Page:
Math+103+Section+11+Exam+_2

Math+103+Section+11+Exam+_2 - Math 103 Exam #2 April 19,...

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Math 103 Exam #2 April 19, 2011 Name________________________ There are 11 problems and 2 extra credit problem. Good luck and have fun! Show me all you’ve learned ! 1. 10 points Alex, Judy, and Lois are dividing the 18 inch long sub which has a 12 inch vegetarian piece and a 6 inch meat piece. The sub is shown in the above picture. The three friends are dividing the sub using the lone-chooser method . Alex likes the vegetarian and meatball parts equally well. Judy likes the meatball part four times as much as she likes the vegetarian part. Lois likes the meatball part twice as much as she likes the vegetarian part. Alex and Judy are the dividers and Lois is the chooser. In the first division, Judy divides the sub into two shares (a left share s1 and a right share s2). a. After Judy cuts, Alex gets to choose. Specify which of the two shares Alex should choose, and give the values of the shares to Judy and Alex. Put your answers in the following table:
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Shares s1=[ , ] s2=[ , ] value to Judy (as a fraction) value to Alex (as a fraction) a. What are s1 and s2 in interval notation? That is, s1=[ , ]? s2=[ , ]? Alex chooses s1 or s2? b. Describe how Judy would then subdivide her share into three pieces. Give the three pieces using interval notation . c. Describe how Alex would then subdivide his share into three pieces. Give the three pieces using interval notation . d. Describe the final fair division of the sub and give the value of each player’s share (as a fraction of the total value of the sub in the eyes of the player receiving it) by filling in the following table: Player Shares received at end Value as a fraction Judy Alex Lois 6 points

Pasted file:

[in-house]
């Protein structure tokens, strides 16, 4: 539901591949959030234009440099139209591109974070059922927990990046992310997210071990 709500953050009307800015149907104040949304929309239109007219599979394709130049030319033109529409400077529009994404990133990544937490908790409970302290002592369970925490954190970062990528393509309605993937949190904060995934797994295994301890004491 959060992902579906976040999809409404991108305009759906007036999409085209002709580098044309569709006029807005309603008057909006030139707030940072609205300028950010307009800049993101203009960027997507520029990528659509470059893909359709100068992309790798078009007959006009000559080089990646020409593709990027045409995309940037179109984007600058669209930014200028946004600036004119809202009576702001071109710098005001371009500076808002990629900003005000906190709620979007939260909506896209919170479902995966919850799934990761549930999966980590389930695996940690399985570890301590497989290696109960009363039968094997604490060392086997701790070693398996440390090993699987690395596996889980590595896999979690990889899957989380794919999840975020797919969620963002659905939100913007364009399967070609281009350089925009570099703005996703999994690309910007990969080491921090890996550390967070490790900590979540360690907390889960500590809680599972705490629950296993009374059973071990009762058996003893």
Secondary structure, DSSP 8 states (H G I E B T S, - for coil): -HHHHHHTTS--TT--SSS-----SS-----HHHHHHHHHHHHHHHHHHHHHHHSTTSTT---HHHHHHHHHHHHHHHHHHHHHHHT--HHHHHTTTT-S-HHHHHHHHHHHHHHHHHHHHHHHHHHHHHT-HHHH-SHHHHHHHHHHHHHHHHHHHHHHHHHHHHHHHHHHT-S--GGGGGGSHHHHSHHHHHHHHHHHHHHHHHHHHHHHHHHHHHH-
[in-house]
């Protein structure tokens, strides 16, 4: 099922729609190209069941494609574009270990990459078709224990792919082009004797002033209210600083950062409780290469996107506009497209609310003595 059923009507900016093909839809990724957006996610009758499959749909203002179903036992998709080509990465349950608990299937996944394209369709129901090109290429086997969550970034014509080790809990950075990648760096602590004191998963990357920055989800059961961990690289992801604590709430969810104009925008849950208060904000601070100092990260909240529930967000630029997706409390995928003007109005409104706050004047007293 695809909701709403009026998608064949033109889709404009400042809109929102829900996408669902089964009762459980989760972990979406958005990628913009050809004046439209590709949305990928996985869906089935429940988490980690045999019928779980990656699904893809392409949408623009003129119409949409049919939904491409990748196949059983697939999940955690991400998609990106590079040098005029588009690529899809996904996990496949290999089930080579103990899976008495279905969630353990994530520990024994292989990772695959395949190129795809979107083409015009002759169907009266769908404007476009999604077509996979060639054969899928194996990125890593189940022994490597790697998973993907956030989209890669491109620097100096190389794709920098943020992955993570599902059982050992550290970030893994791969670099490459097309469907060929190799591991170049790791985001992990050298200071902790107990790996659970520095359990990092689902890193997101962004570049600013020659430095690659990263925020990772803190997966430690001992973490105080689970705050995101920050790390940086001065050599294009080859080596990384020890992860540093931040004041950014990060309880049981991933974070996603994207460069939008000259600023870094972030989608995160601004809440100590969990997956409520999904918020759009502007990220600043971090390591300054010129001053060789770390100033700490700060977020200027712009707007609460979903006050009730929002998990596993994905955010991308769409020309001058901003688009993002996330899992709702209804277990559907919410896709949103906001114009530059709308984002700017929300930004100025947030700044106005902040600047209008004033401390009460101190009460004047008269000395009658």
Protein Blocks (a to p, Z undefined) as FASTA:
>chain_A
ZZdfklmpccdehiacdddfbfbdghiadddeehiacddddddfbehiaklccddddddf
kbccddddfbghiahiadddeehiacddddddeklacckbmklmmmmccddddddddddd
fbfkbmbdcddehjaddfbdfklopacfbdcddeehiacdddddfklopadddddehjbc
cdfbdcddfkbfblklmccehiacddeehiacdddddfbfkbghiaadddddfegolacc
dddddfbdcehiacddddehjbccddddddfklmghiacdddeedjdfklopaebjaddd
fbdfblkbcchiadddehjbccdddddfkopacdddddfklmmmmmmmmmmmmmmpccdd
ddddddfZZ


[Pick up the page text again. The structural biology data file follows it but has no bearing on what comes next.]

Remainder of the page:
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2. a. In the divider-chooser method, why do we start with a coin toss? It is better to be a chooser than a divider. The coin toss is used to determine who is the chooser. b. True or false. ( You do not need to give a reason.) In the divider-chooser method, the chooser can end up with a value as small as 50% and as large as 100%. True The chooser is always guaranteed a 50% value. Depending on how the divider divides, the chooser may end up with a 100% value. For example, suppose that the divider is dividing a half chocolate, half vanilla cake and the divider likes each part equally, and the divider cuts the cake so that one piece is all chocolate and the other piece is all vanilla. Now suppose that the chooser is allergic to chocolate.
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This note was uploaded on 01/20/2012 for the course MATH 103 taught by Professor Berkowitz during the Spring '07 term at Rutgers.

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Math+103+Section+11+Exam+_2 - Math 103 Exam #2 April 19,...

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